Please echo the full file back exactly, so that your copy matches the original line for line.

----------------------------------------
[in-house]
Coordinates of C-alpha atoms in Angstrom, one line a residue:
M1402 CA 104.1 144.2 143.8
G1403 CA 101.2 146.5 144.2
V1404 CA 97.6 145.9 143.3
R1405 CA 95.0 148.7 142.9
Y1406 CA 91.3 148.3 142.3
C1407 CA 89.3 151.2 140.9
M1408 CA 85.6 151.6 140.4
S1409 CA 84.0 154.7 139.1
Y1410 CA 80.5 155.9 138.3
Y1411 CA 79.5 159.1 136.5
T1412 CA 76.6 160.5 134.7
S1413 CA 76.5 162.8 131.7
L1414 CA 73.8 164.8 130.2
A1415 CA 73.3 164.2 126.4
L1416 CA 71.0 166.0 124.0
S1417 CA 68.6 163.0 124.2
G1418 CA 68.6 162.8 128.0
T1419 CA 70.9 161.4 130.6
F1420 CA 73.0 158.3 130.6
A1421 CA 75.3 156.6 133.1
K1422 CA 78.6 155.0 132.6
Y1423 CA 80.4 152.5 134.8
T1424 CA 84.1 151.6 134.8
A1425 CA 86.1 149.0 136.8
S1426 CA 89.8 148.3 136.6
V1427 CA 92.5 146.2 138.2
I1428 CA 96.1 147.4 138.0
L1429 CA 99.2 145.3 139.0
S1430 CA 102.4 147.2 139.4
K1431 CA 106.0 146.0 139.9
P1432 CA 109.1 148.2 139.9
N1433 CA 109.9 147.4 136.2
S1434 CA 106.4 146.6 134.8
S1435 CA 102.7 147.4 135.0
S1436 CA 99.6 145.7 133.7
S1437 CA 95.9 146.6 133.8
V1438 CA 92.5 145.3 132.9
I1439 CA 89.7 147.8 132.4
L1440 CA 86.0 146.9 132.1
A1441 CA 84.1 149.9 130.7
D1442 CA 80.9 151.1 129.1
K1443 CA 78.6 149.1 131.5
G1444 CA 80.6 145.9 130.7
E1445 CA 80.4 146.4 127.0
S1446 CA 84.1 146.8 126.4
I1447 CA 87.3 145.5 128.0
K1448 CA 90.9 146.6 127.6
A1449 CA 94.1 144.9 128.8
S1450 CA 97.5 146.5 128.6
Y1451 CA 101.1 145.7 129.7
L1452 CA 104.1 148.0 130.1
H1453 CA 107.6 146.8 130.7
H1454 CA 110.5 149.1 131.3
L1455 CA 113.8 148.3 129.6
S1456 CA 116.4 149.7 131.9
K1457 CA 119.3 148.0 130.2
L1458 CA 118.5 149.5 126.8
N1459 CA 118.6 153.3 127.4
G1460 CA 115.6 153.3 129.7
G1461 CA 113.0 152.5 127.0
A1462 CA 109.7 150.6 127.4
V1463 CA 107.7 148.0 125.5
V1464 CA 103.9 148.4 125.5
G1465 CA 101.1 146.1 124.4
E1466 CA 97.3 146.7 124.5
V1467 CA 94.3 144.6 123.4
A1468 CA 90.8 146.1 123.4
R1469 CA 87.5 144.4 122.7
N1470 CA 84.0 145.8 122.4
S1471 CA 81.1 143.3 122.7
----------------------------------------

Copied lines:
[in-house]
Coordinates of C-alpha atoms in Angstrom, one line a residue:
M1402 CA 104.1 144.2 143.8
G1403 CA 101.2 146.5 144.2
V1404 CA 97.6 145.9 143.3
R1405 CA 95.0 148.7 142.9
Y1406 CA 91.3 148.3 142.3
C1407 CA 89.3 151.2 140.9
M1408 CA 85.6 151.6 140.4
S1409 CA 84.0 154.7 139.1
Y1410 CA 80.5 155.9 138.3
Y1411 CA 79.5 159.1 136.5
T1412 CA 76.6 160.5 134.7
S1413 CA 76.5 162.8 131.7
L1414 CA 73.8 164.8 130.2
A1415 CA 73.3 164.2 126.4
L1416 CA 71.0 166.0 124.0
S1417 CA 68.6 163.0 124.2
G1418 CA 68.6 162.8 128.0
T1419 CA 70.9 161.4 130.6
F1420 CA 73.0 158.3 130.6
A1421 CA 75.3 156.6 133.1
K1422 CA 78.6 155.0 132.6
Y1423 CA 80.4 152.5 134.8
T1424 CA 84.1 151.6 134.8
A1425 CA 86.1 149.0 136.8
S1426 CA 89.8 148.3 136.6
V1427 CA 92.5 146.2 138.2
I1428 CA 96.1 147.4 138.0
L1429 CA 99.2 145.3 139.0
S1430 CA 102.4 147.2 139.4
K1431 CA 106.0 146.0 139.9
P1432 CA 109.1 148.2 139.9
N1433 CA 109.9 147.4 136.2
S1434 CA 106.4 146.6 134.8
S1435 CA 102.7 147.4 135.0
S1436 CA 99.6 145.7 133.7
S1437 CA 95.9 146.6 133.8
V1438 CA 92.5 145.3 132.9
I1439 CA 89.7 147.8 132.4
L1440 CA 86.0 146.9 132.1
A1441 CA 84.1 149.9 130.7
D1442 CA 80.9 151.1 129.1
K1443 CA 78.6 149.1 131.5
G1444 CA 80.6 145.9 130.7
E1445 CA 80.4 146.4 127.0
S1446 CA 84.1 146.8 126.4
I1447 CA 87.3 145.5 128.0
K1448 CA 90.9 146.6 127.6
A1449 CA 94.1 144.9 128.8
S1450 CA 97.5 146.5 128.6
Y1451 CA 101.1 145.7 129.7
L1452 CA 104.1 148.0 130.1
H1453 CA 107.6 146.8 130.7
H1454 CA 110.5 149.1 131.3
L1455 CA 113.8 148.3 129.6
S1456 CA 116.4 149.7 131.9
K1457 CA 119.3 148.0 130.2
L1458 CA 118.5 149.5 126.8
N1459 CA 118.6 153.3 127.4
G1460 CA 115.6 153.3 129.7
G1461 CA 113.0 152.5 127.0
A1462 CA 109.7 150.6 127.4
V1463 CA 107.7 148.0 125.5
V1464 CA 103.9 148.4 125.5
G1465 CA 101.1 146.1 124.4
E1466 CA 97.3 146.7 124.5
V1467 CA 94.3 144.6 123.4
A1468 CA 90.8 146.1 123.4
R1469 CA 87.5 144.4 122.7
N1470 CA 84.0 145.8 122.4
S1471 CA 81.1 143.3 122.7